1 Introduction

The new coronavirus COVID-19 has a strong transmission and infection capacity [24], and has infected about 229 million people in more than 200 countries or territories. However, the panic caused by the disease’s strong infectivity is more disturbing than the illness itself. This suggests that the timely dissemination of accurate and credible information is essential to counter such threat to public health [23]. There is an urgent need to establish a system for sharing and dispersing medical information so that patients can share their health data with their doctors for remote monitoring, and even with the public. In addition, as mentioned in [1], security vulnerabilities, user data privacy concerns, lack of transparency and other issues will affect the public’s acceptance of such information sharing applications. In order to ensure the public’s acceptance, such a data sharing system needs to ensure the authenticity of the data, that is, the data source is traceable, the transparency of the sharing mechanism, and the security and reliability of the sharing system.

Such a system would also address the problem of health data fragmentation. Patients visit multiple medical institutions throughout their lives, and their medical histories are scattered in these institutions, and neither the doctor nor the patient is able to access an integral medical history [42]. This may have a negative impact on the quality of medical care for patients, as doctors do not have sufficient information to determine their diagnosis and treatment. Moreover, because of the sensitivity of health data, systems that facilitate the sharing of health information must give priority to patients’ right of privacy [5, 9]. That is, patients should be empowered to decide who can access their data and what parts of it they can access.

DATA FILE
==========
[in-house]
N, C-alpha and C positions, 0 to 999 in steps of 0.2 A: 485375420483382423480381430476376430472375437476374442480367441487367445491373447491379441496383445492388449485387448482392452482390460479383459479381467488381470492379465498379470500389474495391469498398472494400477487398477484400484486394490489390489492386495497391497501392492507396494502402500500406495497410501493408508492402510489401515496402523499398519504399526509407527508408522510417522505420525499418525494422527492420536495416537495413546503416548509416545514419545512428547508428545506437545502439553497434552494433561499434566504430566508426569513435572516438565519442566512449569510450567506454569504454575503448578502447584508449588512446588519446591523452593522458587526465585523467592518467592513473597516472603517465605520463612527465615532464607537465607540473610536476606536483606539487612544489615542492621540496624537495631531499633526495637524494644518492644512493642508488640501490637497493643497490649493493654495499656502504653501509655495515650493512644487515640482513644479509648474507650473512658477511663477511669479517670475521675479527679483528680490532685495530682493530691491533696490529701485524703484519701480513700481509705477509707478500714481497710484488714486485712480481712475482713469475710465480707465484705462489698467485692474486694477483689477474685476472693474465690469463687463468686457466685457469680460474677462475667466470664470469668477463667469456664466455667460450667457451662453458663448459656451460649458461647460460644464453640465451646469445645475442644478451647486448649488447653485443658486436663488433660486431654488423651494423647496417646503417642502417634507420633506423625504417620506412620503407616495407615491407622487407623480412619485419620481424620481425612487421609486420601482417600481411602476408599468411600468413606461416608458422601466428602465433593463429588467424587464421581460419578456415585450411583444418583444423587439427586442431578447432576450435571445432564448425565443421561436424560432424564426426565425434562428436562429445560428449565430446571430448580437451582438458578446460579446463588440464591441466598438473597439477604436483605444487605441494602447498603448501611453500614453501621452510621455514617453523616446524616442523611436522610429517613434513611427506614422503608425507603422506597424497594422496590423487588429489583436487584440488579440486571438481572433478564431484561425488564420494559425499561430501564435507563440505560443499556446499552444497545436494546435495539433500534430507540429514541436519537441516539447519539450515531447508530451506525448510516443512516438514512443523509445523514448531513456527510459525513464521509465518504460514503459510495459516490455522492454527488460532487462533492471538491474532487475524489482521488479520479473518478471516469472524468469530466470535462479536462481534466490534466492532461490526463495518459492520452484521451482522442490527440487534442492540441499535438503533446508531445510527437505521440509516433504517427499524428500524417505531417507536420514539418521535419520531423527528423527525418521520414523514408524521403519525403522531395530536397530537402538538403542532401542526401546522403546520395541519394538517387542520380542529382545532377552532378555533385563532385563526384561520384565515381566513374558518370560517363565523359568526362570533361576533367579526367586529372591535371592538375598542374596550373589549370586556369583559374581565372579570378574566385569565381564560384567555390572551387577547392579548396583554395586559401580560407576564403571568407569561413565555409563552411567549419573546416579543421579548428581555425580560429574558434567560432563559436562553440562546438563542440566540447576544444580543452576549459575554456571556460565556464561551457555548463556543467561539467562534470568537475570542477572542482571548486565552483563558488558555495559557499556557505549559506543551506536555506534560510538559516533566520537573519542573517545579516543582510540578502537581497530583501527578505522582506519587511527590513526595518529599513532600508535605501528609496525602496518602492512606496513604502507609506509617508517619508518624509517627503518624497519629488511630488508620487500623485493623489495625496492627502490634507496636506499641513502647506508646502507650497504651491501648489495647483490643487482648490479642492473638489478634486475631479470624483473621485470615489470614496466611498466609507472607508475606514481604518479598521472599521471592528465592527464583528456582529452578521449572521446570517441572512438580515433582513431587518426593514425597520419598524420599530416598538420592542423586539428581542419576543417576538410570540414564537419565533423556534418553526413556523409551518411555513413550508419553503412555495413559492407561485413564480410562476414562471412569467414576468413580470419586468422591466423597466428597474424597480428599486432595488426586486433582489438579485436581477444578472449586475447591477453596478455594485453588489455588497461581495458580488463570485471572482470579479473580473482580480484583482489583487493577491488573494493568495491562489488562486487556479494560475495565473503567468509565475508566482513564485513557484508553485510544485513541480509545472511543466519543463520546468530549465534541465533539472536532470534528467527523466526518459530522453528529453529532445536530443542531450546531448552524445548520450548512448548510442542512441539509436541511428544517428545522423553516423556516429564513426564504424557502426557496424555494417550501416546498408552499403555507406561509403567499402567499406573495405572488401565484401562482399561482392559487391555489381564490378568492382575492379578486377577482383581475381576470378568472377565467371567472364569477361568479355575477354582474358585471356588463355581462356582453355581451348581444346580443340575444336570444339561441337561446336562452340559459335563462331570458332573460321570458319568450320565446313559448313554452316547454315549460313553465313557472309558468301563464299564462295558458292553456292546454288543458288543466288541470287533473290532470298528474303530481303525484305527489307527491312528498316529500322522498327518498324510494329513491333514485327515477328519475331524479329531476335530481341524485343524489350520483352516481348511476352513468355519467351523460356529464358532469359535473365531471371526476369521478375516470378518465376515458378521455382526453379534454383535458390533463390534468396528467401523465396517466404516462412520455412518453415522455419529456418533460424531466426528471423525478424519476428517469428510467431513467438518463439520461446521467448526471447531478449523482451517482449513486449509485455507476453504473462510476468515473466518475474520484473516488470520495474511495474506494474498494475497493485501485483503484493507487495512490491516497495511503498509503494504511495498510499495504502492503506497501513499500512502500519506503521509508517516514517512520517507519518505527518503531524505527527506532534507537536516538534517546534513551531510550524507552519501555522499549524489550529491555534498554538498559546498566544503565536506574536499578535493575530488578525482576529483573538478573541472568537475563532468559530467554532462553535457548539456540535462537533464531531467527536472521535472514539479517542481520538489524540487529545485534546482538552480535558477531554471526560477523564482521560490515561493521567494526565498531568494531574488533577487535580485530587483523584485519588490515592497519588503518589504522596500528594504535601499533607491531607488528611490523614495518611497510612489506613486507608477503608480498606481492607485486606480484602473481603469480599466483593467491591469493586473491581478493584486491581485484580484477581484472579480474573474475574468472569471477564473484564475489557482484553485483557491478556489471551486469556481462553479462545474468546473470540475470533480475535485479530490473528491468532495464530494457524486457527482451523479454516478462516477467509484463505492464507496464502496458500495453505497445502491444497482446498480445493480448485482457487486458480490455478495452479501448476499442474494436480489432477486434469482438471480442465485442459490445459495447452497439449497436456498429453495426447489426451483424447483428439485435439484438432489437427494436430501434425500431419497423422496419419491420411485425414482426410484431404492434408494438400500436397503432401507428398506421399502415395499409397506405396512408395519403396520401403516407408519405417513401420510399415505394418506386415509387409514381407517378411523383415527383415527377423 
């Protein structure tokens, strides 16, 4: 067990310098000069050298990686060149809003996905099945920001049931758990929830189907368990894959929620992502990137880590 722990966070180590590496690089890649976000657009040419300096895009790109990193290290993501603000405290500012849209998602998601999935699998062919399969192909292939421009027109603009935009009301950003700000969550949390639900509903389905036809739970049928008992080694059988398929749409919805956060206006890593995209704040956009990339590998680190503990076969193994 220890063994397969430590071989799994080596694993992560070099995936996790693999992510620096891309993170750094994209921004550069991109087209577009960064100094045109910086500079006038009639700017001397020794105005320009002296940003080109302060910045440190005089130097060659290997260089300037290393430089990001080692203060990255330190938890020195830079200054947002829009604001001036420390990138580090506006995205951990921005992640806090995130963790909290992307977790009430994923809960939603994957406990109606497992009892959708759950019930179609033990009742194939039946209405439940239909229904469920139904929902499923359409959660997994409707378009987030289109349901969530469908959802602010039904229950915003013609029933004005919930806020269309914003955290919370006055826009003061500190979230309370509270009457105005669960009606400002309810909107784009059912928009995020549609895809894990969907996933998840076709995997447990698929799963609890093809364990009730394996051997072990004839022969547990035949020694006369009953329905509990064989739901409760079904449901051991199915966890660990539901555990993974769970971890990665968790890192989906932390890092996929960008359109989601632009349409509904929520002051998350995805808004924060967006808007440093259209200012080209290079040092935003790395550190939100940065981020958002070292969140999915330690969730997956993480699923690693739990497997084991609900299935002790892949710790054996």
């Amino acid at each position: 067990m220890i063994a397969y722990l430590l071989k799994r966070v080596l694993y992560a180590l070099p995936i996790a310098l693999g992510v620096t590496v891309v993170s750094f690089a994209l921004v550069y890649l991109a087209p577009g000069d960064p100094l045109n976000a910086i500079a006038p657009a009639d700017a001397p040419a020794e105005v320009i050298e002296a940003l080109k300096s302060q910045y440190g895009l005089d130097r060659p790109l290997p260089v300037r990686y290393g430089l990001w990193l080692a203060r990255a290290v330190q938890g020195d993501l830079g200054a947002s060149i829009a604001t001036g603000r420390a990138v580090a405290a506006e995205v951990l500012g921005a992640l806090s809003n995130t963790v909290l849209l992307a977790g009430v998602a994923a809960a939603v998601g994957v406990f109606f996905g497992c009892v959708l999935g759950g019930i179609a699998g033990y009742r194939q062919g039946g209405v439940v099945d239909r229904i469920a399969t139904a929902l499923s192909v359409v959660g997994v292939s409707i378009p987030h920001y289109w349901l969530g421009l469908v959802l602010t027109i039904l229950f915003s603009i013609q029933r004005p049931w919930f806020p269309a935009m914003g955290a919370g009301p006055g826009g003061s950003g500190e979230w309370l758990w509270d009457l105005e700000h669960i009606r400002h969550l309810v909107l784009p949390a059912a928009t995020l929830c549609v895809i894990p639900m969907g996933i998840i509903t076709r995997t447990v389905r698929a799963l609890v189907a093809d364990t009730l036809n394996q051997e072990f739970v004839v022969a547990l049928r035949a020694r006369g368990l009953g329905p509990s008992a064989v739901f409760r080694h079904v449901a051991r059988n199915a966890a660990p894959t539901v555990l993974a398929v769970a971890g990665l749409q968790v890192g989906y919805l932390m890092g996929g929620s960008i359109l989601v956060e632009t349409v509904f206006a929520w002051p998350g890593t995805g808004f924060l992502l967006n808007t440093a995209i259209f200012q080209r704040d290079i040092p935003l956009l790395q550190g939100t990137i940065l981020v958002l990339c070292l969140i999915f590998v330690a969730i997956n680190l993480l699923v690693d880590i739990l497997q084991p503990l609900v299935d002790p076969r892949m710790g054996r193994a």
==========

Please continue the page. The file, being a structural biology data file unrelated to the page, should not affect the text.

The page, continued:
In such a health data sharing system, because the data comes from different medical institutions all over the world, it is impossible to guarantee the same structure of health data of each institution. Similarly, the quality of data is not guaranteed, so parsing data and cleansing data need a lot of work by people with professional knowledge. This is very unfriendly for medical researchers who use data. On the one hand, it will take up too much of their time. On the other hand, due to interdisciplinary research, they may lack corresponding experience [10]. Therefore, this system needs to improve the quality of data and lower the threshold of using data, which can be achieved by introducing data reviewers into this system.

Besides, patients may lack the motivation to share health data with medical researchers because they do not receive immediate benefits from doing so. Nor can reviewers benefit from reviewing data as well. Therefore, a system that rewards patients for sharing data and reviewers for reviewing data will facilitate the creation of an ecosystem that motivates patients to share their data and reviewers to review data, and the community as a whole will benefit from improved research.

Considering the high cost and complex technical support, traditional centralized health data sharing system mostly adopts cloud-based storage system. However, when they store patients’ health data on cloud servers, they encounter data integrity, authentication, privacy violations, and so on. Because of centralized management, health data can easily be stolen, manipulated, or even totally removed [6, 28]. These systems also ignore patient’s authority and privacy [31]. In addition, due to the resistance between various countries, these centralized data sharing systems are difficult to share data across countries.

A system based on a blockchain may meet these requirements. A blockchain is a tamper-resistant, append-only chain of records stored in nodes in a network. Use public and private key cryptography to maintain consistent transaction records across multiple machines without a trusted third party. As copies of these ledgers are stored on each machine, they are accessible to all members, thus providing auditability and accountability. Using a consensus algorithm, records are packaged into blocks and appended to the blockchain through a process called mining. In Bitcoin’s Proof of Work consensus agreement, miners compete for bookkeeping rights by solving a computationally intensive puzzle. The successful mining node gets bookkeeping rights, add a block (or set of transactions) to the chain, and get some Bitcoin rewards for creating a new block. This new block is broadcasted to other nodes to ensure that all nodes in the Bitcoin network keep consistent transaction records. Mining activities in the blockchain bring the possibility of incentivizing certain behaviors [6].